On January 7, Neil Peart, the drummer and primary lyricist for the Canadian rock group Rush, died of glioblastoma, bringing a rare spotlight to this form of brain cancer.
Glioblastoma manifests as very aggressive tumors that usually recur after surgical removal. Other treatments, generally chemotherapy or radiotherapy, are generally used after surgery to try to slow such a recurrence.
The cancer gets its name from the glial cells, which surround the brain’s neurons and — when healthy — provide them with oxygen and nutrients. The tumors arise from the glial cells.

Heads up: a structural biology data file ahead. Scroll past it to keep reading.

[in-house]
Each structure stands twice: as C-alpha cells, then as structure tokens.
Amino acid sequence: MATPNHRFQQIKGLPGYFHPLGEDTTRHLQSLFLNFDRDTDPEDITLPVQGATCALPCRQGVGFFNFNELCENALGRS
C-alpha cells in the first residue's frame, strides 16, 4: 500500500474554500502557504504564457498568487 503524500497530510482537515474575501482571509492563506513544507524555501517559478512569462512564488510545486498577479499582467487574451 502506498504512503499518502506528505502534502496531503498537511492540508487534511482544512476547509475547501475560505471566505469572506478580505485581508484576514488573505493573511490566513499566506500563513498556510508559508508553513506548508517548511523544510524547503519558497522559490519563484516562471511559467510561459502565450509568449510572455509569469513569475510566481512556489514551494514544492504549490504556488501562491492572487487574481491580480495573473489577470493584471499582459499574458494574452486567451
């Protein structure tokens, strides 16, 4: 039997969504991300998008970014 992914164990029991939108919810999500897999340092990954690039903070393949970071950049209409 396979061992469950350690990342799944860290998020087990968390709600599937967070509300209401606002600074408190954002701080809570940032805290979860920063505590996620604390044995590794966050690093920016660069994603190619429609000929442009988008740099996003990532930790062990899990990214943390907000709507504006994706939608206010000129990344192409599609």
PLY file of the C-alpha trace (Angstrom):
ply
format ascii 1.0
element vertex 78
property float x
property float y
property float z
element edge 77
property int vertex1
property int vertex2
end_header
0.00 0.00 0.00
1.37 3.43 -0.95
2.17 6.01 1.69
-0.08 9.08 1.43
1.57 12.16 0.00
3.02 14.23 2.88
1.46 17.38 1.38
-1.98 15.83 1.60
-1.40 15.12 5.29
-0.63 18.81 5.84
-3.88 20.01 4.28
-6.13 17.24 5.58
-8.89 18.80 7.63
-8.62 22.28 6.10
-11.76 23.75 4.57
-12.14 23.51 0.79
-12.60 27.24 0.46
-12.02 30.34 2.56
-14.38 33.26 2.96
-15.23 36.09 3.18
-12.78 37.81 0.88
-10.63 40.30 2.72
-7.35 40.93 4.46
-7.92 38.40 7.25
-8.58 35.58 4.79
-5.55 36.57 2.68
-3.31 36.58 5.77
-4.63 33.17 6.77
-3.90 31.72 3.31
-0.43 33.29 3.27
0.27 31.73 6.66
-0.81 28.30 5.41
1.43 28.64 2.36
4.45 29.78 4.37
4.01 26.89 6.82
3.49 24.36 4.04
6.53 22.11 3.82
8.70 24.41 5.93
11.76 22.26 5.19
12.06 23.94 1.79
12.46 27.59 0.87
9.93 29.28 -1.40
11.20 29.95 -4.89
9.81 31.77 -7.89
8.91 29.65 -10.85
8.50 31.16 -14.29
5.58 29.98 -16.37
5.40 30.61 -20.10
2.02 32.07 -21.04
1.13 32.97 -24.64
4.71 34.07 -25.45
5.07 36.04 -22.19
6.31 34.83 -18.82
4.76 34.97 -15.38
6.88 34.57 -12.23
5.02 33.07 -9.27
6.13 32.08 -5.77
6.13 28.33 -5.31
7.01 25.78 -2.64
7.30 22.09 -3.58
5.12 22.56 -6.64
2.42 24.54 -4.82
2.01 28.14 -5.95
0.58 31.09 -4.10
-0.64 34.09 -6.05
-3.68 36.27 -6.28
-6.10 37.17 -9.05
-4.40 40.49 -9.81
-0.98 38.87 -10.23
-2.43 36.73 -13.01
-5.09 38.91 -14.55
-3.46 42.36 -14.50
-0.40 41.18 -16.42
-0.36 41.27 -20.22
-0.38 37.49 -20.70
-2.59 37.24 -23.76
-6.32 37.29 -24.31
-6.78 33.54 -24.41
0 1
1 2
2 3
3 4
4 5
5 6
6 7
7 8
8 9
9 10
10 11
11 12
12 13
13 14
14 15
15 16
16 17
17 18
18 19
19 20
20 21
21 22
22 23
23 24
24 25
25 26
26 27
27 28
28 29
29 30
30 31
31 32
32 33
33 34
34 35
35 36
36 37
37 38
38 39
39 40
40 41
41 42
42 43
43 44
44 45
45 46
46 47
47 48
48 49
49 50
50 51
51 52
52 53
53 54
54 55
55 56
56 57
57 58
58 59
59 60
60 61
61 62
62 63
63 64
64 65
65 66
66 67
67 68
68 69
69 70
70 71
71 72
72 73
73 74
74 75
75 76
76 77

Peart, regarded by many as the greatest rock drummer of his generation, retired from Rush in December 2015. He was diagnosed with this cancer in the middle of the following year. Since the average prognosis is of about 16 months of life after diagnosis, Peart may be said to have beaten the odds. Through his final three and a half years, only his family and close friends were aware of his illness.
In Pill Form:
Getty Lee and Alex Lifeson, Peart’s bandmates, suggested that fans “wishing to express their condolences can choose a cancer research group … and make a donation in Neil’s name.”